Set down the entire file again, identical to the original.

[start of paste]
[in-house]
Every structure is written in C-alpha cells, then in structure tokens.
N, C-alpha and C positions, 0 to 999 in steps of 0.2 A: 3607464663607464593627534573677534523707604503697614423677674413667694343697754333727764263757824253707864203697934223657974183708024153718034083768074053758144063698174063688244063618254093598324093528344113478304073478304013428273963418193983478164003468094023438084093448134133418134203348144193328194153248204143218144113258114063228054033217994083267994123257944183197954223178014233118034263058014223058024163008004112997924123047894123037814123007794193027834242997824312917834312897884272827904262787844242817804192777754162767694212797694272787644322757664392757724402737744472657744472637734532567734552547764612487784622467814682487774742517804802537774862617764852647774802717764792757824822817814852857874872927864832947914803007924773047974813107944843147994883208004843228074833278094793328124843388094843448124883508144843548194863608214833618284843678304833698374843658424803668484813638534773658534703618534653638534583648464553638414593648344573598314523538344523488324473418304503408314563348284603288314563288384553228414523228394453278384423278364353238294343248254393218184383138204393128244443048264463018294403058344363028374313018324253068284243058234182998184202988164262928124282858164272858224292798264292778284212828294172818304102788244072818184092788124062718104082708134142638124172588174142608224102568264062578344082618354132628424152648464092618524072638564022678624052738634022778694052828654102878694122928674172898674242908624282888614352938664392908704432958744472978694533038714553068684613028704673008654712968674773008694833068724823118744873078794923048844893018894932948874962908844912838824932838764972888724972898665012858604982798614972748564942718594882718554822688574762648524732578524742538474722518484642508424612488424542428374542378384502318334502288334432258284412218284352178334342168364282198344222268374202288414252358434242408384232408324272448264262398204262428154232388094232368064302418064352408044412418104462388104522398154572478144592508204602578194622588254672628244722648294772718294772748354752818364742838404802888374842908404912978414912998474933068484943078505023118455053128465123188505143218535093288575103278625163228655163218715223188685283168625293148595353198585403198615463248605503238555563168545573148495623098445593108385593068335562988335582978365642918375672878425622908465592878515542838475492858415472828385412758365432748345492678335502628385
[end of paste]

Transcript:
[in-house]
Every structure is written in C-alpha cells, then in structure tokens.
N, C-alpha and C positions, 0 to 999 in steps of 0.2 A: 3607464663607464593627534573677534523707604503697614423677674413667694343697754333727764263757824253707864203697934223657974183708024153718034083768074053758144063698174063688244063618254093598324093528344113478304073478304013428273963418193983478164003468094023438084093448134133418134203348144193328194153248204143218144113258114063228054033217994083267994123257944183197954223178014233118034263058014223058024163008004112997924123047894123037814123007794193027834242997824312917834312897884272827904262787844242817804192777754162767694212797694272787644322757664392757724402737744472657744472637734532567734552547764612487784622467814682487774742517804802537774862617764852647774802717764792757824822817814852857874872927864832947914803007924773047974813107944843147994883208004843228074833278094793328124843388094843448124883508144843548194863608214833618284843678304833698374843658424803668484813638534773658534703618534653638534583648464553638414593648344573598314523538344523488324473418304503408314563348284603288314563288384553228414523228394453278384423278364353238294343248254393218184383138204393128244443048264463018294403058344363028374313018324253068284243058234182998184202988164262928124282858164272858224292798264292778284212828294172818304102788244072818184092788124062718104082708134142638124172588174142608224102568264062578344082618354132628424152648464092618524072638564022678624052738634022778694052828654102878694122928674172898674242908624282888614352938664392908704432958744472978694533038714553068684613028704673008654712968674773008694833068724823118744873078794923048844893018894932948874962908844912838824932838764972888724972898665012858604982798614972748564942718594882718554822688574762648524732578524742538474722518484642508424612488424542428374542378384502318334502288334432258284412218284352178334342168364282198344222268374202288414252358434242408384232408324272448264262398204262428154232388094232368064302418064352408044412418104462388104522398154572478144592508204602578194622588254672628244722648294772718294772748354752818364742838404802888374842908404912978414912998474933068484943078505023118455053128465123188505143218535093288575103278625163228655163218715223188685283168625293148595353198585403198615463248605503238555563168545573148495623098445593108385593068335562988335582978365642918375672878425622908465592878515542838475492858415472828385412758365432748345492678335502628385